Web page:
Enthusiasm, creativity and empathy

Anne has been dancing in Danielle’s Dancing with Parkinson’s programme at the National Hospital for Neurology since September 2018. In this personal account she shares the value of dancing in her life living with Parkinson’s…

What makes Parkinson’s Dance so special, and what do the dancers and their carers gain from it?

I am one of a rapidly growing group of ‘Parkinson’s People’ across the world who face the reality of living with Parkinson’s; an incurable and degenerative chronic illness. My initial reaction to the diagnosis was of shock. Had I somehow brought this on myself (as one of our ‘friends’ suggested, little realising the distressing impact of his words in those early days)? At the time my husband and I were expats living and working outside the UK, and it was difficult to find local support or information. I read everything I could find in English on the internet to make sense of this strange new world. The key advice was to exercise, so I joined a gym, took up pilates, used the stairs rather than use the lift; but no one around me knew very much about Parkinson’s or what I needed, and I often felt like a ‘special case’ to be handled with care. Not wishing to be a burden I kept my thoughts and worries to myself, and looking back I put a lot of energy into playing down my symptoms and pretending that I was fine when emotionally I really wasn’t.

A positive turning point!

Shortly before we were due to return to the UK, and purely by chance, I was told about a Parkinson’s Dance class held in a sheltered housing complex with people much older than myself. I decided to join the group and loved it from the beginning. I was warmly welcomed despite my limited language skills, and found the sessions really supportive. There was no need to discuss or comment on our respective health situations; after all that was what brought us all there. I could take part in the exercises knowing that my teacher had been trained to work with people with Parkinson’s. If my tremor showed or I got the steps wrong it didn’t matter; I wasn’t the odd one out any more, and for the session at least I could concentrate on the music and dance, and feel ‘normal’ again.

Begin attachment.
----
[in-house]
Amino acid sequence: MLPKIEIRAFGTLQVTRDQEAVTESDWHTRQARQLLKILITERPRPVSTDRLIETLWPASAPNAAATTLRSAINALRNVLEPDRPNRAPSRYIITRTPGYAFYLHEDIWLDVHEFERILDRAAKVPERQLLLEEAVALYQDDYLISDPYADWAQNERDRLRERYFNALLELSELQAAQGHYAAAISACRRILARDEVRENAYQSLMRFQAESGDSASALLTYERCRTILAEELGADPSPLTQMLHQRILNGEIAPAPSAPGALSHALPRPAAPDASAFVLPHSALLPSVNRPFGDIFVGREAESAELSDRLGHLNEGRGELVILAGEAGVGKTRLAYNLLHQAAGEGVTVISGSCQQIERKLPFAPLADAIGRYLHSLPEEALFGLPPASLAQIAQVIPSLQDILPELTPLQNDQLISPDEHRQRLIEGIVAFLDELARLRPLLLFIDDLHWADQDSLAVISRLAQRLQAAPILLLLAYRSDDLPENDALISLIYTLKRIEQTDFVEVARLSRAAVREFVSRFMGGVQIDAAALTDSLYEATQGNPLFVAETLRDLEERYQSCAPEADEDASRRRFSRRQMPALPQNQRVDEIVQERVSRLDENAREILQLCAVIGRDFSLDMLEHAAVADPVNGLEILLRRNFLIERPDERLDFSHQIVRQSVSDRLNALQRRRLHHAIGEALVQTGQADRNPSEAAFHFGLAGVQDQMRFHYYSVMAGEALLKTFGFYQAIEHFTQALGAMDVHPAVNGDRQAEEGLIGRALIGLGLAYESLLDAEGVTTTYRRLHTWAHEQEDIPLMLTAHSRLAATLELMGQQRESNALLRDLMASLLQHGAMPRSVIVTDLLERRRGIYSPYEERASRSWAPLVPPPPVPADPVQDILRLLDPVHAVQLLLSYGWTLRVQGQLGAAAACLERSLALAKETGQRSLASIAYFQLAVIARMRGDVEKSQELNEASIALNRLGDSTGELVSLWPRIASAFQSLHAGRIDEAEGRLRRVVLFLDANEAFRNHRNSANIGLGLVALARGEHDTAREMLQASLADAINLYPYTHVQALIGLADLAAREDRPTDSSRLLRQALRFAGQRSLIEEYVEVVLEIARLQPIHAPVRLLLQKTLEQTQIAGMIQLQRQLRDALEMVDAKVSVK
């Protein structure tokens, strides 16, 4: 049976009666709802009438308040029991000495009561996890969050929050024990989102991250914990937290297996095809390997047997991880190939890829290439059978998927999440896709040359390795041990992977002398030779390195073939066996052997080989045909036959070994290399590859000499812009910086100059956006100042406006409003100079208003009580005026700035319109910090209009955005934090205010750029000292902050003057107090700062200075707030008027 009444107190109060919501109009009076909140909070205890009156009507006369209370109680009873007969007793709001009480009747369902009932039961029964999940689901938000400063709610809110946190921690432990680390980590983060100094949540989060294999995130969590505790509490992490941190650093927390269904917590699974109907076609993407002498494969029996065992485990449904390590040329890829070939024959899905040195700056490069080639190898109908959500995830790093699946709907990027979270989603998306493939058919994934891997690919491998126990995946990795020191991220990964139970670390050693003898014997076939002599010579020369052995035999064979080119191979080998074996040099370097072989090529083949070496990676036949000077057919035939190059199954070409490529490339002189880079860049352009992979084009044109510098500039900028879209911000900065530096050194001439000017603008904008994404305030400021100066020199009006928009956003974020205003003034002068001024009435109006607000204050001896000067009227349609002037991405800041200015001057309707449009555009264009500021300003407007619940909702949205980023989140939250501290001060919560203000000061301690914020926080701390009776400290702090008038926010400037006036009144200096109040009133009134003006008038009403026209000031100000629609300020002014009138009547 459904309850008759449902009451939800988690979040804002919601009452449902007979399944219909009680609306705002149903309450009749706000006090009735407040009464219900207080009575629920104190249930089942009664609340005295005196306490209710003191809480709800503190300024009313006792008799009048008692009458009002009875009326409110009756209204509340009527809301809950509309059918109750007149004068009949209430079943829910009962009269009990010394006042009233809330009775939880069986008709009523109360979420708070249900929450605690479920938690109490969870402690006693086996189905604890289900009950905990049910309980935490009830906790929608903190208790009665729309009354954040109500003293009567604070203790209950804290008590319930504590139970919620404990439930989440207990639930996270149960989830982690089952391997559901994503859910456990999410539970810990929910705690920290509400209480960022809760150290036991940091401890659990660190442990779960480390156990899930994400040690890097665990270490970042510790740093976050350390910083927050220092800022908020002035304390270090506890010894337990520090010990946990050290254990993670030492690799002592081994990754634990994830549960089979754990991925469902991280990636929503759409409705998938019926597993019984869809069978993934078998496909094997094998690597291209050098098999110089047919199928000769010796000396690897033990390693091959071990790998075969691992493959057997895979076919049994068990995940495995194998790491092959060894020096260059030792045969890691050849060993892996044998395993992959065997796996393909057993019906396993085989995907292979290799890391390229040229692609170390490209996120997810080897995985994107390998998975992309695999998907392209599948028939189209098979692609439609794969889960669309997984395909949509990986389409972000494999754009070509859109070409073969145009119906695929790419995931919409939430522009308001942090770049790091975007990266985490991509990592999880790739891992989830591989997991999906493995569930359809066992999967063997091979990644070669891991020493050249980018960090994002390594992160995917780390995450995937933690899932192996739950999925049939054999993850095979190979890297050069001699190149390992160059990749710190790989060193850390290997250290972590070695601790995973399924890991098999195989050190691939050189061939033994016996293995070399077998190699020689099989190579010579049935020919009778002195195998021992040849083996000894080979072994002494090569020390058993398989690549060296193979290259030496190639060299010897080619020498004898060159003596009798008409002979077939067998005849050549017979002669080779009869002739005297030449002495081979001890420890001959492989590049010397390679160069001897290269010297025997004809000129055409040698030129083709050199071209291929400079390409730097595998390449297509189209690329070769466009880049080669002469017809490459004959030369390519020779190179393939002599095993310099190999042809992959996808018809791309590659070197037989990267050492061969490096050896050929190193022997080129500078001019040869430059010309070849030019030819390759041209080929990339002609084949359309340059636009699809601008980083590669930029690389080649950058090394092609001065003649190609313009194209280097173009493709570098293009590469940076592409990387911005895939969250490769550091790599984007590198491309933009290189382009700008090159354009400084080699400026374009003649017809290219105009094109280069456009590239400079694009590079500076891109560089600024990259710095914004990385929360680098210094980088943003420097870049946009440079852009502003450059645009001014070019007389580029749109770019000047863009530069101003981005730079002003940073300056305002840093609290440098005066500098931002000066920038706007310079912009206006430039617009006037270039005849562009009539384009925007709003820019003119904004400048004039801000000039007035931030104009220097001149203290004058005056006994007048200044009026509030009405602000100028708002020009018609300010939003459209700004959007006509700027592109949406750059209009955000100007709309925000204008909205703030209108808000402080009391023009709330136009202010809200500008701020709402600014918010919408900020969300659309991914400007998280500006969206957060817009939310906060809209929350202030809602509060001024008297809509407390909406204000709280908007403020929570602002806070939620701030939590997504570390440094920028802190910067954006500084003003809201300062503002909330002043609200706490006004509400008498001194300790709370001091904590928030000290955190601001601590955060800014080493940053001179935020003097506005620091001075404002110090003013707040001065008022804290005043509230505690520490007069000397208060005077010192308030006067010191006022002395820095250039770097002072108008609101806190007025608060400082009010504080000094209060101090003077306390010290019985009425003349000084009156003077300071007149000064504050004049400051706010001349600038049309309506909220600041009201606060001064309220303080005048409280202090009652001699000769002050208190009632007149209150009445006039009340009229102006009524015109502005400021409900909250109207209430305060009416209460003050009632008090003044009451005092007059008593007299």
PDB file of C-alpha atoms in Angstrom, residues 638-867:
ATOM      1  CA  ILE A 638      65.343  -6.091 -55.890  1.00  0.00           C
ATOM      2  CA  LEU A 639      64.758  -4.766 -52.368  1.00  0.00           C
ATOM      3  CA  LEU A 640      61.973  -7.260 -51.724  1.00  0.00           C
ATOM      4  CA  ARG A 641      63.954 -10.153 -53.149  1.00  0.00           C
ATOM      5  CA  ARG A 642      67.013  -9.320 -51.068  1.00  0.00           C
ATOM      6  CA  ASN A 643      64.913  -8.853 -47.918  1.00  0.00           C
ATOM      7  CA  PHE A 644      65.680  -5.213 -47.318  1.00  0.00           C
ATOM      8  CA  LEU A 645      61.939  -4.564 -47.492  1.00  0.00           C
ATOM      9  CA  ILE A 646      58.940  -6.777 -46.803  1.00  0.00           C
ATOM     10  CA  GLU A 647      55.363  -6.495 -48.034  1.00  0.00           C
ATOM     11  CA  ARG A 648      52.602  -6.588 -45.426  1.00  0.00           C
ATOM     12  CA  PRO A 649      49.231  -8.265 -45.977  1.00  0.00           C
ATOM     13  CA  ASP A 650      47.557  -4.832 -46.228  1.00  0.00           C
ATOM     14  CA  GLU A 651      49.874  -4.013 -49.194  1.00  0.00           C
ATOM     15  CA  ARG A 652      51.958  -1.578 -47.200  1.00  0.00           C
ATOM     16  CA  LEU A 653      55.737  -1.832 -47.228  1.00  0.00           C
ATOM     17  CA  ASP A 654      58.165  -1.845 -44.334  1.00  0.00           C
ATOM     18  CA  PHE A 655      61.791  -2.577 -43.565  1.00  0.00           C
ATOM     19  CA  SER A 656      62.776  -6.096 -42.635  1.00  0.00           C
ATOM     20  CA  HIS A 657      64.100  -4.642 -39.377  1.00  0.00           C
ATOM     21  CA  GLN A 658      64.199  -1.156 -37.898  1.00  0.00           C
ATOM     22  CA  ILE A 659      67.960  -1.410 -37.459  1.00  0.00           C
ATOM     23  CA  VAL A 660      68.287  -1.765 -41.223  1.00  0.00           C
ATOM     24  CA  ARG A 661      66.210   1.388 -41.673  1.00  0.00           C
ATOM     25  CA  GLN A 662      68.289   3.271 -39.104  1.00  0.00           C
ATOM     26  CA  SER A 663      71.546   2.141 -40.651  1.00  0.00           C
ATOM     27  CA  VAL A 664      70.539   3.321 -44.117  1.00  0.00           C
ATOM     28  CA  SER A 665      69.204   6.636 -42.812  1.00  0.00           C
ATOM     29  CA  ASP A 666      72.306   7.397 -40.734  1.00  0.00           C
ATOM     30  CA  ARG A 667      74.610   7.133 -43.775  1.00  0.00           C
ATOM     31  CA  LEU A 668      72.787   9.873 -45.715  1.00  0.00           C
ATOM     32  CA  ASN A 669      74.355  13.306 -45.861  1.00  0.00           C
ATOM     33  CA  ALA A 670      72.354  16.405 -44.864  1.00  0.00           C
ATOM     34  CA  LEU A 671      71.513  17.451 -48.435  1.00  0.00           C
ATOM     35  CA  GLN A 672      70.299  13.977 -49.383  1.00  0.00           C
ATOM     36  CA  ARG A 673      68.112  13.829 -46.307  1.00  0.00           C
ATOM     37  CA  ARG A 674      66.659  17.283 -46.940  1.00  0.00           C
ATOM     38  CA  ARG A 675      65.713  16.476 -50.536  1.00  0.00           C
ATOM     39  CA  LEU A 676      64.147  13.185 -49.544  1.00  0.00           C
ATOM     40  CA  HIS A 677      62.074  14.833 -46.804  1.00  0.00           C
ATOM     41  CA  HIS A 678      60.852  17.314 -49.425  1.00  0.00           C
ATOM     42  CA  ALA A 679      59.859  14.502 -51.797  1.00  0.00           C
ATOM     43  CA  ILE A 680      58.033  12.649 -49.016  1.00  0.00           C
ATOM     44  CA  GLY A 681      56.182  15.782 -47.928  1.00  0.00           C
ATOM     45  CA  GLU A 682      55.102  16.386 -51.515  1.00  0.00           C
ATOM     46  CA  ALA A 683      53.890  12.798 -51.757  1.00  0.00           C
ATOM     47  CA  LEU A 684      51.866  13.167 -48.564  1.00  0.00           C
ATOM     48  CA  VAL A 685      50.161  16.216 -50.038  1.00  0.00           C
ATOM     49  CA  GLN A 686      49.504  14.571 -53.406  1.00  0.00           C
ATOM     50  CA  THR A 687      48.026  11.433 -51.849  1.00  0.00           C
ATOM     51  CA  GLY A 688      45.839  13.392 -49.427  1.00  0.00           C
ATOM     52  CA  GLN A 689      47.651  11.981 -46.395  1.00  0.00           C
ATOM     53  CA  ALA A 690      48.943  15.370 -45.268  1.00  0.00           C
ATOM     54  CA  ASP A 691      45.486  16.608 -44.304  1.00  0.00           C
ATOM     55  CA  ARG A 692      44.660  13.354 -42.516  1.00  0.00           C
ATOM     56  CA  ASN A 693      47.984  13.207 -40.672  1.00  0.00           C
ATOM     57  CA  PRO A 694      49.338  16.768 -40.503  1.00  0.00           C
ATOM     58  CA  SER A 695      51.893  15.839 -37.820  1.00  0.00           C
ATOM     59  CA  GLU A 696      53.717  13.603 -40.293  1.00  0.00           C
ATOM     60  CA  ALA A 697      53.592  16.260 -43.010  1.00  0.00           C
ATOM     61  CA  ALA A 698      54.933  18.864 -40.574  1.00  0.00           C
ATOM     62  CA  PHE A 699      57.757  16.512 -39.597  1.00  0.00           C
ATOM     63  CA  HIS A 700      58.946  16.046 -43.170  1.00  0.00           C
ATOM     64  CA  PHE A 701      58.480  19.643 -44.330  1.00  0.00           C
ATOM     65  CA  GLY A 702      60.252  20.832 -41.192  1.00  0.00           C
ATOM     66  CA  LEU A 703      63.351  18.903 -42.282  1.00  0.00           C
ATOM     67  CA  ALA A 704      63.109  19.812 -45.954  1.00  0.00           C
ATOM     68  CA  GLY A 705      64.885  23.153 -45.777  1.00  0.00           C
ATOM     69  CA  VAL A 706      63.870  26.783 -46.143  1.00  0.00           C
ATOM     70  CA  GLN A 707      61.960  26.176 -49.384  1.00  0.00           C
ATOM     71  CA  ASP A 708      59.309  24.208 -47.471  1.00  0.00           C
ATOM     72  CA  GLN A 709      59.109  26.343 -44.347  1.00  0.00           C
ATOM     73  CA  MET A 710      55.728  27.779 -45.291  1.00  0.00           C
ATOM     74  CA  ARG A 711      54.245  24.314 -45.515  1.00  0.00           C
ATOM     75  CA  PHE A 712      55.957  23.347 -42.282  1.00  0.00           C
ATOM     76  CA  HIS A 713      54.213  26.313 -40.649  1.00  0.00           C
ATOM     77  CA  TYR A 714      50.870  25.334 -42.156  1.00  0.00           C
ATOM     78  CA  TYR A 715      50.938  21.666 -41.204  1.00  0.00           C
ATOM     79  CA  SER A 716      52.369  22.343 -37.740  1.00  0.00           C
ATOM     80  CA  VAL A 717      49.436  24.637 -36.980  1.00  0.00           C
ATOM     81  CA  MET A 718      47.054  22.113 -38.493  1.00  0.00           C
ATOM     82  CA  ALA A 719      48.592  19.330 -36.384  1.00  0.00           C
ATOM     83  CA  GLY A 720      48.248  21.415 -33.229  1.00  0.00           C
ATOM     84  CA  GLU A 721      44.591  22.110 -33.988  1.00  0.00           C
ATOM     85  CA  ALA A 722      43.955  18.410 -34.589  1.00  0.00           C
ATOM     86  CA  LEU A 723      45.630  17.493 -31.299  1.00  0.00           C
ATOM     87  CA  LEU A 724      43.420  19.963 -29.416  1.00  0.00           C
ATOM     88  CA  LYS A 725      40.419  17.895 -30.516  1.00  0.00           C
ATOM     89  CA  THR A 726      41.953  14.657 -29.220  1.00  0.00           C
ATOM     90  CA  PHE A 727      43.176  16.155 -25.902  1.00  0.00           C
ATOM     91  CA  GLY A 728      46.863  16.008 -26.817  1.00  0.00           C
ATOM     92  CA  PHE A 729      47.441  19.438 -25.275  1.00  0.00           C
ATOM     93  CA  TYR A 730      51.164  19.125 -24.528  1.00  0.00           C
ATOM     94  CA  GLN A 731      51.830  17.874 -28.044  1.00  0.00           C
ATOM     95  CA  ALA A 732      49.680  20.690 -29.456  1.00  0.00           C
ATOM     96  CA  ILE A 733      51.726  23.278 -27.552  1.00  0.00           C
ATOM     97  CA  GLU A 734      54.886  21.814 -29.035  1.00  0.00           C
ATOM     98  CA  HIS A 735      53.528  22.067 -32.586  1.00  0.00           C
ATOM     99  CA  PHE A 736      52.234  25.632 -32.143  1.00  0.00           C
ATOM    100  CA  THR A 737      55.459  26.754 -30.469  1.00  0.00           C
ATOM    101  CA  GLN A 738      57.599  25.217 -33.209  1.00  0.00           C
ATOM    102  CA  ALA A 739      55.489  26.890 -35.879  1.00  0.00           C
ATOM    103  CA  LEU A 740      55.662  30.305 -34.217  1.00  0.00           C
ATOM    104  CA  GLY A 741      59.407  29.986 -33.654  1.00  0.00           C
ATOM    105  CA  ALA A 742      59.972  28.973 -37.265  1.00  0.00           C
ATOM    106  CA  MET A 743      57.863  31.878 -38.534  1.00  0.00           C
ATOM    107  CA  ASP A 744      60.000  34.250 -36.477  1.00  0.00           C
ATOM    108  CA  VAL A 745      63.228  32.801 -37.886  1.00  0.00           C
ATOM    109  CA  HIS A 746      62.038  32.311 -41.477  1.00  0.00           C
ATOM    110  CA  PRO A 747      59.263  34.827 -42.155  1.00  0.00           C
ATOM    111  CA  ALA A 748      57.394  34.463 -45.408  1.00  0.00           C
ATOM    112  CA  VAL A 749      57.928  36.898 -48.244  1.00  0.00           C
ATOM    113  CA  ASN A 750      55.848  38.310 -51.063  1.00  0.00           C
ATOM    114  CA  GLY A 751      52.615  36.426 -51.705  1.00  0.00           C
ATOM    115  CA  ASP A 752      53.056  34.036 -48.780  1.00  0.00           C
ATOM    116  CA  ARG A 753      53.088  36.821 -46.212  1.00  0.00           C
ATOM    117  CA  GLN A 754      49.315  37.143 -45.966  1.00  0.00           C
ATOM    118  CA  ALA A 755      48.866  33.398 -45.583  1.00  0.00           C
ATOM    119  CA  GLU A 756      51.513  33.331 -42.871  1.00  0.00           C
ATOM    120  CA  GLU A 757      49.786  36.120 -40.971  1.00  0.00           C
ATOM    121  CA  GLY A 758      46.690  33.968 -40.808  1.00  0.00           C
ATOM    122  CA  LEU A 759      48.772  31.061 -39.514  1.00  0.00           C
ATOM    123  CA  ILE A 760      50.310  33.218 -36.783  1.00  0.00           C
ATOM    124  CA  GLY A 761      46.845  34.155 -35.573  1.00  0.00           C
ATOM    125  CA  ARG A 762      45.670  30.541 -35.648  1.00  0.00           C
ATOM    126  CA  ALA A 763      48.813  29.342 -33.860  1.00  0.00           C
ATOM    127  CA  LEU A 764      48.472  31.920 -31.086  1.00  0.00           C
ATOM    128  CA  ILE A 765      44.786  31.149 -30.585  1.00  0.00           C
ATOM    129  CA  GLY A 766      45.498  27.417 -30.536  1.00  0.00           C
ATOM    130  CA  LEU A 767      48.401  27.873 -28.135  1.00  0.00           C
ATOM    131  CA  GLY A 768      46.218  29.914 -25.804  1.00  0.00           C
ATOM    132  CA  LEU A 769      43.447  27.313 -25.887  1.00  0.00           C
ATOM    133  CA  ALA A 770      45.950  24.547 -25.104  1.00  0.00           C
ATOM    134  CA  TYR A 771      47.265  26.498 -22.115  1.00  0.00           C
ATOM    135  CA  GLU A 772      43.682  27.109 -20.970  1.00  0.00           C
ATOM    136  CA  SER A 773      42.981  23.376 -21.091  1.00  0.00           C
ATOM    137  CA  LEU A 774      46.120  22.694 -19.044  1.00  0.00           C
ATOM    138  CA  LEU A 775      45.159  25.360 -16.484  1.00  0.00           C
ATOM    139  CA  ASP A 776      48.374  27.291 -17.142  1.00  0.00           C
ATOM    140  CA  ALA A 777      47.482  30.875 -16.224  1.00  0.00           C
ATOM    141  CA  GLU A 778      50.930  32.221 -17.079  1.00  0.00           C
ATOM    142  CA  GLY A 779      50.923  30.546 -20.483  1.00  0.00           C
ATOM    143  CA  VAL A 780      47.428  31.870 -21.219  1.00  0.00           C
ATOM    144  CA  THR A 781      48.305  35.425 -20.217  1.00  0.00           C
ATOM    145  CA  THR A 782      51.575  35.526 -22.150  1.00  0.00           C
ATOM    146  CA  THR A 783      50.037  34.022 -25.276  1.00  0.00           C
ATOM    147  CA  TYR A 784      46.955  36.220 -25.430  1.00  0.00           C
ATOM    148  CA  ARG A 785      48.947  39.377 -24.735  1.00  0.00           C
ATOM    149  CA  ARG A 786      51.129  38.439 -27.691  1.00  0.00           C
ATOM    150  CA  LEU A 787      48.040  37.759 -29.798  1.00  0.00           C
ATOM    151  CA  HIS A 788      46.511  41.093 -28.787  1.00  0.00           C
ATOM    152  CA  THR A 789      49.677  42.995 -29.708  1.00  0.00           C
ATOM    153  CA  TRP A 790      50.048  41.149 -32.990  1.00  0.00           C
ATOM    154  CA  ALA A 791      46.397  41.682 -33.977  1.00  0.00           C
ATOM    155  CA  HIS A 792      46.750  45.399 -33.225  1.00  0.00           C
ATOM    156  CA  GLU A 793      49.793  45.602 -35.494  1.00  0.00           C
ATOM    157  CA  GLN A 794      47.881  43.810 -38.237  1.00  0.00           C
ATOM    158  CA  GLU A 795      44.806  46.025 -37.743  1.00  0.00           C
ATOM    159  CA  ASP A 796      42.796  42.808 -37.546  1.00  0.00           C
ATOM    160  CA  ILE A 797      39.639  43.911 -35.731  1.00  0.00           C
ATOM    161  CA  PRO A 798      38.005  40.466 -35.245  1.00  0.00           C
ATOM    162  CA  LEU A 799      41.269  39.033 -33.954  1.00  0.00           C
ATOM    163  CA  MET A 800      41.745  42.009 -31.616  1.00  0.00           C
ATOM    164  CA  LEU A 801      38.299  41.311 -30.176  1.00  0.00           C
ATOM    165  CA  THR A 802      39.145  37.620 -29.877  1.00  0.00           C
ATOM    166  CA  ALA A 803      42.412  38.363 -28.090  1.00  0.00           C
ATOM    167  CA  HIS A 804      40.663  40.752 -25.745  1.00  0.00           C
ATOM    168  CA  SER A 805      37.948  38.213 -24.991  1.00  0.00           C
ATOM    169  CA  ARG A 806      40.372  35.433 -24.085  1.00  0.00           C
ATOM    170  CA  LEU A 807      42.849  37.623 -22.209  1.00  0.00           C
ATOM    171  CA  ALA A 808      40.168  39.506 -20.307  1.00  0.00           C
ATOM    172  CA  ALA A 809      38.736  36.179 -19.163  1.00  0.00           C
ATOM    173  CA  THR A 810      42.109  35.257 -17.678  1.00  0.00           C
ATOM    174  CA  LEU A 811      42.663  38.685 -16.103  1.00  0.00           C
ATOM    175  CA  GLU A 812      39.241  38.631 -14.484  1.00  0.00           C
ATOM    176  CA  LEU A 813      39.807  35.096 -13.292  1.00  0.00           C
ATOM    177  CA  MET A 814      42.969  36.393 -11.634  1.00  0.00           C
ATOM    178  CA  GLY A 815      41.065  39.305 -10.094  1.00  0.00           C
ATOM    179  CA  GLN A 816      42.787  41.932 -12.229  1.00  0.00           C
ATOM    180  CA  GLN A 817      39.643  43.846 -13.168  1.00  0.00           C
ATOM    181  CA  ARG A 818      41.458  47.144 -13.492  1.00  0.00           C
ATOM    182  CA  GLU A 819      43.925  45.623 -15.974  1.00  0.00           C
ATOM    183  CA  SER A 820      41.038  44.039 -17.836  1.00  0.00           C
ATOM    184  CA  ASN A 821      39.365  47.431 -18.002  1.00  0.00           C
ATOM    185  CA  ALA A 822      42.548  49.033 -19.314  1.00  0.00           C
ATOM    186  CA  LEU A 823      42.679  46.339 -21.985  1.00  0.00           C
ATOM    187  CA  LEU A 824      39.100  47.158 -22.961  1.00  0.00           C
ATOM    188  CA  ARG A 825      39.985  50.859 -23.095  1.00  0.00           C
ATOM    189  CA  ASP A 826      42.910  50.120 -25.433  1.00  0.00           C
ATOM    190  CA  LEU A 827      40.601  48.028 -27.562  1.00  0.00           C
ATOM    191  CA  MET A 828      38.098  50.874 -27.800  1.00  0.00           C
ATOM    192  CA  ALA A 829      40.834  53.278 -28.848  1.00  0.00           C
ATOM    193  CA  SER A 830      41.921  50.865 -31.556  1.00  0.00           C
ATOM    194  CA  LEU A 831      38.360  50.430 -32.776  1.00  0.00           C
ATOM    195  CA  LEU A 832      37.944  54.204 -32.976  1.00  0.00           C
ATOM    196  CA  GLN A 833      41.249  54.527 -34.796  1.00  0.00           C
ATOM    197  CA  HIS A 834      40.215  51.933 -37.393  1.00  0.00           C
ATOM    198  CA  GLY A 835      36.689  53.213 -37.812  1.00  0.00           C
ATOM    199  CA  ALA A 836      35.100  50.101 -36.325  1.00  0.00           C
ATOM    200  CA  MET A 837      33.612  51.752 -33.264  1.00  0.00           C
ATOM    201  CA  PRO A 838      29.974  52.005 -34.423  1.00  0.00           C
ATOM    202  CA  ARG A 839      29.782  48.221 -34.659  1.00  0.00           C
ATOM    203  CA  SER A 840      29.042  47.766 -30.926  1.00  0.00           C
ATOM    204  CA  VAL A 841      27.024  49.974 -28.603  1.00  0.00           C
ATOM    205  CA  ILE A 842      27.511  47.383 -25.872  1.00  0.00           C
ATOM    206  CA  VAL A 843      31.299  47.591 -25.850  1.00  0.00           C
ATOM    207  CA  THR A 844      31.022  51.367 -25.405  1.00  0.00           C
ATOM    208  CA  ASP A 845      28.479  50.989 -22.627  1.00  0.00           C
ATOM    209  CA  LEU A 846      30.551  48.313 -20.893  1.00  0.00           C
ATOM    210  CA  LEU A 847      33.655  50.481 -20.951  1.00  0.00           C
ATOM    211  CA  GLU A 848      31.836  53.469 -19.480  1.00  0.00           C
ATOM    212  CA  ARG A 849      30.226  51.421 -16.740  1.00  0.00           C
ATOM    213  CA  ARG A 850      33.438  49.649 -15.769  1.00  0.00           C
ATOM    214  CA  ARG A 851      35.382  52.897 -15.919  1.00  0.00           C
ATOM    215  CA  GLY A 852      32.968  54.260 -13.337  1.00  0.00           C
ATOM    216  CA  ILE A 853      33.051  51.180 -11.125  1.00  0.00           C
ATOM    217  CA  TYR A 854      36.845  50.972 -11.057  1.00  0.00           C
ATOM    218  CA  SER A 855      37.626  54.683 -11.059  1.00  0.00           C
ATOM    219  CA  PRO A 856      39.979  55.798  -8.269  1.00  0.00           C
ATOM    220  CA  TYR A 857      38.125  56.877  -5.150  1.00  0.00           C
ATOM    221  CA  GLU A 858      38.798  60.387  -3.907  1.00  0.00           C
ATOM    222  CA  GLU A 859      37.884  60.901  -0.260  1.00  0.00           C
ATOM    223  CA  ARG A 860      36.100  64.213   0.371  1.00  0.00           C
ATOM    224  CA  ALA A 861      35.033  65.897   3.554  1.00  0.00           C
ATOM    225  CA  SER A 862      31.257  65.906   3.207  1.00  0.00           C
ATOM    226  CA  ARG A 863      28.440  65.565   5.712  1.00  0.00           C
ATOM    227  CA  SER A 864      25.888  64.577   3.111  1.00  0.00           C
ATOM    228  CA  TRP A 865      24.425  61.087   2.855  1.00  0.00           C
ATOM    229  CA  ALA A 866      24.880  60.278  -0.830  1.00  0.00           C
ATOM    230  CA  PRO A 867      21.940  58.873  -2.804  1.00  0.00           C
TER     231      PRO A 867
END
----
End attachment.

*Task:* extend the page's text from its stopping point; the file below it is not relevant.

My confidence returned, and I found that seeing the situation positively can make things so much better not only for ourselves, but also those of our family and friends.

On our return to the UK, finding another dance group was a key priority. Through an evening physiotherapy event at the NHNN I heard about Danielle’s plans for a new group based at the hospital, and I was fortunate to be invited to join them. Once again the positive feeling of belonging to a supportive group with a shared experience and a positive, experienced teacher (often mentoring similarly enthusiastic and skilled mentees) has been vital to my own well-being, and by extension to my husband and children.


Danielle’s lovely smile, enthusiasm, creativity and empathy shine through, and every class is a pleasure. As dancers rather than patients we are able to let go of our worries and lose ourselves in the exercises. No one is singled out for special attention, but where necessary we can count on a supportive arm to hold, or a few foot stamps to encourage us if we ‘freeze’ for a few minutes. Everyone is respected and valued for themselves and their contribution.

I realised how important the weekly session is to me, when some visitors asked me to join them in an excursion on a Thursday morning. My immediate response was ‘but I can’t possibly miss my dance class’!

The value of our Dancing with Parkinson’s class goes far wider and deeper than the physical benefits of the exercises. Yes, we stretch and strengthen our muscles and that is important. But we also smile, laugh, support and care for one another. By leaving our Parkinson’s ‘baggage’ behind us for the duration of the class, it feels so much lighter when we have to pick it up again. Long may the classes continue and many thanks from a grateful dancer!

Anne is speaking at the Dancing with Parkinson’s in Practice symposium this Thursday 21 March as part of a panel of dancers with Parkinson’s https://www.eventbrite.co.uk/e/dancing-with-parkinsons-in-practice-tickets-56807285119